Emma Raducanu started 2021 wondering when she’d be able to compete again – COVID had put world tennis on hold.
At 345 in the world the Kent A-level student was just another 18-year-old prospect, relatively unknown outside British tennis circles.
No one could have predicted the fairytale turn her life was about to take.
New star of British tennis
“Wimbledon was the first moment I was being competitive on a global scale,” she says.
“Obviously there was so much excitement going on and adrenaline I’d never felt before, because it was the first time.
“I was so proud and happy being at home playing in front of [my] home crowd, it was such a special feeling especially out there on Court 1.
“The biggest court I’ve ever played on so I was really nervous, but I absolutely loved it once I got out there.”
Having reached the last 16 at the championships as a wildcard, Raducanu left the All England Club as a new star of British tennis, who perhaps had to build up a bit more stamina to compete at the top level.
She couldn’t finish her final match because of breathing difficulties but it was her first Grand Slam appearance and she was forgiven for running out of gas.
Overcoming obstacles at US Open
Her expectations then of the US Open which followed were quite modest – never in her wildest dreams did she think she’d actually win it.
“I arrived in New York just hoping to get through qualifying maybe,” she says.
“I was pretty tired. I just had the most amazing time and I think the key to that was I just focused on the day.”
“The time flew by. It went so fast by the end of it I was like, ‘I don’t wanna leave yet, I wanna stay’.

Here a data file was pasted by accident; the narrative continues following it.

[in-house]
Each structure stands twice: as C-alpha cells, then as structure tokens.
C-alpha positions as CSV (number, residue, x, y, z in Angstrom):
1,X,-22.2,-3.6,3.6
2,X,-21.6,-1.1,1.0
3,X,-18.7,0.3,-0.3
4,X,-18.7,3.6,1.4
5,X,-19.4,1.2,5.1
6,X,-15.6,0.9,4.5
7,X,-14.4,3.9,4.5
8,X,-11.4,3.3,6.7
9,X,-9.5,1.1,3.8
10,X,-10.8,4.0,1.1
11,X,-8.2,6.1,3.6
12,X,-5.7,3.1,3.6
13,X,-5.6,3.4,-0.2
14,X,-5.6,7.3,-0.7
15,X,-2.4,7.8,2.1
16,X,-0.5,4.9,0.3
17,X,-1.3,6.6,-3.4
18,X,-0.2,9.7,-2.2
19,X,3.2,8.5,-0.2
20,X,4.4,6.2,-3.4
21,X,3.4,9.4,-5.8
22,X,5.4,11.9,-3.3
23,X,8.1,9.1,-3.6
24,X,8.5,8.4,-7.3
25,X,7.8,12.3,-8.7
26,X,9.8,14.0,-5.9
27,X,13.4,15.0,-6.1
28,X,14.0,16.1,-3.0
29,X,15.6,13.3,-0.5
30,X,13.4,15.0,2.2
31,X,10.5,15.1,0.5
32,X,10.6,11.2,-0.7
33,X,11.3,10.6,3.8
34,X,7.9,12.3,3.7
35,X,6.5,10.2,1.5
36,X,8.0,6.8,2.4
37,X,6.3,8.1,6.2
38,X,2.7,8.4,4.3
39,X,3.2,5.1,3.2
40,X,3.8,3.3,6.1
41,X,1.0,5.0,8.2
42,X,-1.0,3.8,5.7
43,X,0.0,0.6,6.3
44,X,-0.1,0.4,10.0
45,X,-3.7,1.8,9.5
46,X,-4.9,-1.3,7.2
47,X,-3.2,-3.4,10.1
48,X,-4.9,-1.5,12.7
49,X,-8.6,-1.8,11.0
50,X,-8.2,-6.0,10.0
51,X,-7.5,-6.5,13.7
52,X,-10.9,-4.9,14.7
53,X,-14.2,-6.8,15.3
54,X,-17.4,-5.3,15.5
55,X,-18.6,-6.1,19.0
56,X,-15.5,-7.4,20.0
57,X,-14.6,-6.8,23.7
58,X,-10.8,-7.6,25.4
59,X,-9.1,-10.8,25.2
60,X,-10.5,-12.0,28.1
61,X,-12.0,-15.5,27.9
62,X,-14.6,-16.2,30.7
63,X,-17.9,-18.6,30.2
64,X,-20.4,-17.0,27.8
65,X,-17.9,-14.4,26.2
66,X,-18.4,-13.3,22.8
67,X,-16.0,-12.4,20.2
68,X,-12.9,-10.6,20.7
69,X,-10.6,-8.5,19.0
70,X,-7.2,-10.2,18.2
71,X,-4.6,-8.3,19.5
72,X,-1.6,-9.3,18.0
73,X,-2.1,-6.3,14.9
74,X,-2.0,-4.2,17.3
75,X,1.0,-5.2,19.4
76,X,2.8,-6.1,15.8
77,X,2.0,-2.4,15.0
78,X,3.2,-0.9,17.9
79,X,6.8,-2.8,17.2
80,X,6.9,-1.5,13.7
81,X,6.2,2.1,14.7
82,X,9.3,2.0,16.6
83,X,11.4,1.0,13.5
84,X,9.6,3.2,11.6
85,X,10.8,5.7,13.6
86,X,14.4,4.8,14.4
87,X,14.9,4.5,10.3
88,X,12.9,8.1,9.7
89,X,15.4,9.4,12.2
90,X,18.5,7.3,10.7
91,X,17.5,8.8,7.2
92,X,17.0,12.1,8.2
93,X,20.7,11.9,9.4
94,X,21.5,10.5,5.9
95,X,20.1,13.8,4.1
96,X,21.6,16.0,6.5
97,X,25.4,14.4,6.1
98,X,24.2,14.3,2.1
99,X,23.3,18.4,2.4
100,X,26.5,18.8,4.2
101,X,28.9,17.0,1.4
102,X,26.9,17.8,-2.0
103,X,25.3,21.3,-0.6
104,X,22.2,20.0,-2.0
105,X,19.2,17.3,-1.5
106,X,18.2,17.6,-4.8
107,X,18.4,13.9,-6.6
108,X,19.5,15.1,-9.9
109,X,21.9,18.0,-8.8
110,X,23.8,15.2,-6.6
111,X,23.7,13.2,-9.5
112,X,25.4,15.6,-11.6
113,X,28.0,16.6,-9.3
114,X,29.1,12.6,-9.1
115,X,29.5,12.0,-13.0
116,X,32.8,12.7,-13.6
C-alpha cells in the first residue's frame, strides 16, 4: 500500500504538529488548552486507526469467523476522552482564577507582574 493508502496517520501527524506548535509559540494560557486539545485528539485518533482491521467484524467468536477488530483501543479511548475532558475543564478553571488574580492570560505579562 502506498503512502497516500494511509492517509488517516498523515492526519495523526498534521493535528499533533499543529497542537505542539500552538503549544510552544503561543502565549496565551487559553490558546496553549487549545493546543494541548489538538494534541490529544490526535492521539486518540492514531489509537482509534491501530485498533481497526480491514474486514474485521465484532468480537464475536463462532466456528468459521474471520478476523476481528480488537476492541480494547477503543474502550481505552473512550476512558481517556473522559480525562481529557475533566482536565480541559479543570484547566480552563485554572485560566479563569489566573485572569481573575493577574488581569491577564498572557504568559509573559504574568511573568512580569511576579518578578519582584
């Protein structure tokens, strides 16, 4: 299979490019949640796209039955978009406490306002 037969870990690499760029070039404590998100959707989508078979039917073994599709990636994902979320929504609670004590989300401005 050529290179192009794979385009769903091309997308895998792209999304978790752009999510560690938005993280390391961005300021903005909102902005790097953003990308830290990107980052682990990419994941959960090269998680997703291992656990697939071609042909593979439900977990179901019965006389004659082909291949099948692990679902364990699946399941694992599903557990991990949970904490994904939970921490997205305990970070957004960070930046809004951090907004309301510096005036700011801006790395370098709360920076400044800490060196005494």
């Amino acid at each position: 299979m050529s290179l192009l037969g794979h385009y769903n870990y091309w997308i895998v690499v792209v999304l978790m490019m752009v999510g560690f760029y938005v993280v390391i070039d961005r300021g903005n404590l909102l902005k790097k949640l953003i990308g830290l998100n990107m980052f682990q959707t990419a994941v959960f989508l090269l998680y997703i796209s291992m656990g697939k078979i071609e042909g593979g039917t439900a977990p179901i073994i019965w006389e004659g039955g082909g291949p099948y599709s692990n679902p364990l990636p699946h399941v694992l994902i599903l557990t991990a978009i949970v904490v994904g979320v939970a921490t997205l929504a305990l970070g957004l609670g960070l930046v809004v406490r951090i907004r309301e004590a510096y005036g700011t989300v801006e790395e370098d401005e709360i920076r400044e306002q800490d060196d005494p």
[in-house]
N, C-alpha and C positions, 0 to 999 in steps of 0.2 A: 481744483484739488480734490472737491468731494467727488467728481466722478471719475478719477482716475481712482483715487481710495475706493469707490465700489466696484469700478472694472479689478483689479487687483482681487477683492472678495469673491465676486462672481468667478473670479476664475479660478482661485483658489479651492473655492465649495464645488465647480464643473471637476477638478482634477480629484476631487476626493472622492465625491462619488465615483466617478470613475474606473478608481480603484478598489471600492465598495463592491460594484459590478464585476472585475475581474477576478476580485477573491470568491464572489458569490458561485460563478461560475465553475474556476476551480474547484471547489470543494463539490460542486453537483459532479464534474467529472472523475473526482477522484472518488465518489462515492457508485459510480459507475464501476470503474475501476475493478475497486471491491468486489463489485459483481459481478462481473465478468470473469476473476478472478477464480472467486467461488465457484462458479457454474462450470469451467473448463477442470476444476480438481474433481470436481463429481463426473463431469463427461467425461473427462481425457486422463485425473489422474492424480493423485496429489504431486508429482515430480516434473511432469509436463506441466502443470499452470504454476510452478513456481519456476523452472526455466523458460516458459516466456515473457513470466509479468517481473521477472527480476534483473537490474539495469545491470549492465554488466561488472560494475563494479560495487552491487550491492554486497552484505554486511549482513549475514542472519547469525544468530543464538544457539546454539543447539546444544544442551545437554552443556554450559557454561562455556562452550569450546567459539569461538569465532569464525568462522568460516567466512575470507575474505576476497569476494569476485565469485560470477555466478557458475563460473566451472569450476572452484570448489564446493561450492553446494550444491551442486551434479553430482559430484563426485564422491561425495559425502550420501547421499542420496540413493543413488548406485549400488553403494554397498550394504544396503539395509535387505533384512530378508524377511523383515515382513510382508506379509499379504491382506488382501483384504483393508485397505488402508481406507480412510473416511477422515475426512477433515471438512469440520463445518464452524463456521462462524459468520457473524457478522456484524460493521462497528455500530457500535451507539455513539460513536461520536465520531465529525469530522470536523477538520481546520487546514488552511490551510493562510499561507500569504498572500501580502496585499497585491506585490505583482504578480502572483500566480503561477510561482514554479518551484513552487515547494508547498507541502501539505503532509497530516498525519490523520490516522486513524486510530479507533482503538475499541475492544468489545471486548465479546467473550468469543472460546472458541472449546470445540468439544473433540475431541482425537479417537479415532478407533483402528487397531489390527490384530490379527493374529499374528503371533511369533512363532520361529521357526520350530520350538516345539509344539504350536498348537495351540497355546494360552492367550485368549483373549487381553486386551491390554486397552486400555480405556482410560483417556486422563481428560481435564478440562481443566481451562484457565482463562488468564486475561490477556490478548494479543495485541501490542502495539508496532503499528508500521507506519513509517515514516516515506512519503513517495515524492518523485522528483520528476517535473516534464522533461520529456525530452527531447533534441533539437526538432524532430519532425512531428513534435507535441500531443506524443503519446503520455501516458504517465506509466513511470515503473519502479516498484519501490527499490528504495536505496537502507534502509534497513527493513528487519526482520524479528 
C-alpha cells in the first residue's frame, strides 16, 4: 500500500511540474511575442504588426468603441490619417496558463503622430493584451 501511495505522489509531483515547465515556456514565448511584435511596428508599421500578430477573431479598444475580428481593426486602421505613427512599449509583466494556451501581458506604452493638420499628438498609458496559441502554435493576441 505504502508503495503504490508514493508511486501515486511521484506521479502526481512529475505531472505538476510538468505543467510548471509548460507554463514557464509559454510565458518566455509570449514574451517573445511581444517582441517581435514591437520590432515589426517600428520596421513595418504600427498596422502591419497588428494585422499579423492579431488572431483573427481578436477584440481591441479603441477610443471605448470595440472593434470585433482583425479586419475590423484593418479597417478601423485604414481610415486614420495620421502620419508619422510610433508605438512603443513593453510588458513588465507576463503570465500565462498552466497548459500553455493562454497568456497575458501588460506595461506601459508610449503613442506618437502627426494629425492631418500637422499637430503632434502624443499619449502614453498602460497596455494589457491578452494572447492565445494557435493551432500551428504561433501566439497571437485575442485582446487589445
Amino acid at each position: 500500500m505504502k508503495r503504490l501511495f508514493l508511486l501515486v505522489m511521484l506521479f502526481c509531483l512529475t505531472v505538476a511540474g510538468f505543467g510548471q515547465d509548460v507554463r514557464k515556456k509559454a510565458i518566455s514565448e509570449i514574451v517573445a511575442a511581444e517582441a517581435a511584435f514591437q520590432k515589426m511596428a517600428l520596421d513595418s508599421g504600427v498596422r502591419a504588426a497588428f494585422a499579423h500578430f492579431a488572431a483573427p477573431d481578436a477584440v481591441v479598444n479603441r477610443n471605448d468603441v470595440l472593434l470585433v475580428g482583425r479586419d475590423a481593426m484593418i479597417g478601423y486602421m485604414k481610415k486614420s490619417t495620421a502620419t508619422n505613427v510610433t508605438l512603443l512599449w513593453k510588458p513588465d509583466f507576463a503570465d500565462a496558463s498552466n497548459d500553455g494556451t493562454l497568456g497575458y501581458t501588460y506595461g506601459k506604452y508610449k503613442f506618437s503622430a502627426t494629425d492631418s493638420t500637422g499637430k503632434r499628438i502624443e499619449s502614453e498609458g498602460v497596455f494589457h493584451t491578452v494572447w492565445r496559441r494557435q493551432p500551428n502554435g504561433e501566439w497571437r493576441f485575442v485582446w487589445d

“And it was getting to the latter stages of the tournament and I was thinking, ‘But what if? You’re here so why not?’ But no one made a big deal of it.”
Raducanu says she wasn’t at all superstitious until her run at the US Open.
In trying to keep everything the same every day she couldn’t bring herself to change any of her routine.
“It wasn’t until maybe the last week when I thought, okay, I was having poke for dinner every single night for three weeks, because I didn’t want to take any chances,” she says.
“The best memories I have of New York is the amount of fun I had out there.
“I definitely felt I faced my own sort of obstacles and the way I overcame those.
“For example, the first time I stepped out onto Ashe (Arthur Ashe court) I was quite nervous and didn’t realise until I started and got off to a slow start and then the way I overcame that – by the end I was completely thriving out there in front of so many people.”
Developing a thick skin
The excitement and hype around her surprise Grand Slam victory led to big new sponsorship deals with Dior, Tiffany and Evian plus the inevitable criticism when things didn’t go quite so well afterwards.
England rugby coach Eddie Jones suggested her form had suffered because of off-court distractions and subsequently wrote her a letter to clarify his words.
But the 19-year-old is already developing a thick skin.
“I feel like people are gonna have opinions and expectations of me but I don’t really think about that to me it doesn’t matter,” she says.
“To me the things that matter are the expectations of myself and what I want to achieve and what I want to get out of the day.
“It’s just about improving and seeing yourself get better and I don’t take anyone else’s opinions into account except for my close circle.”
Raducanu is the first to admit she is far from the finished article.
She knows what she wants to improve on in 2022, which will be a constant learning curve.
It will be her first full year travelling on the Women’s Tennis Association Tour as the newest member of the world’s top 20.
But her non-tennis target might come as a surprise to some.
“I’m a big adrenaline junky,” she says. “I have my driver’s licence but I’m a big motorsports fan so maybe get my motorbike licence – something speedy and fun.”
With preparations for The Australian Open now well under way, she will barely have time to mark Christmas.
Her life may have changed forever, but it’s what she’s been working towards since she first picked up a racket.
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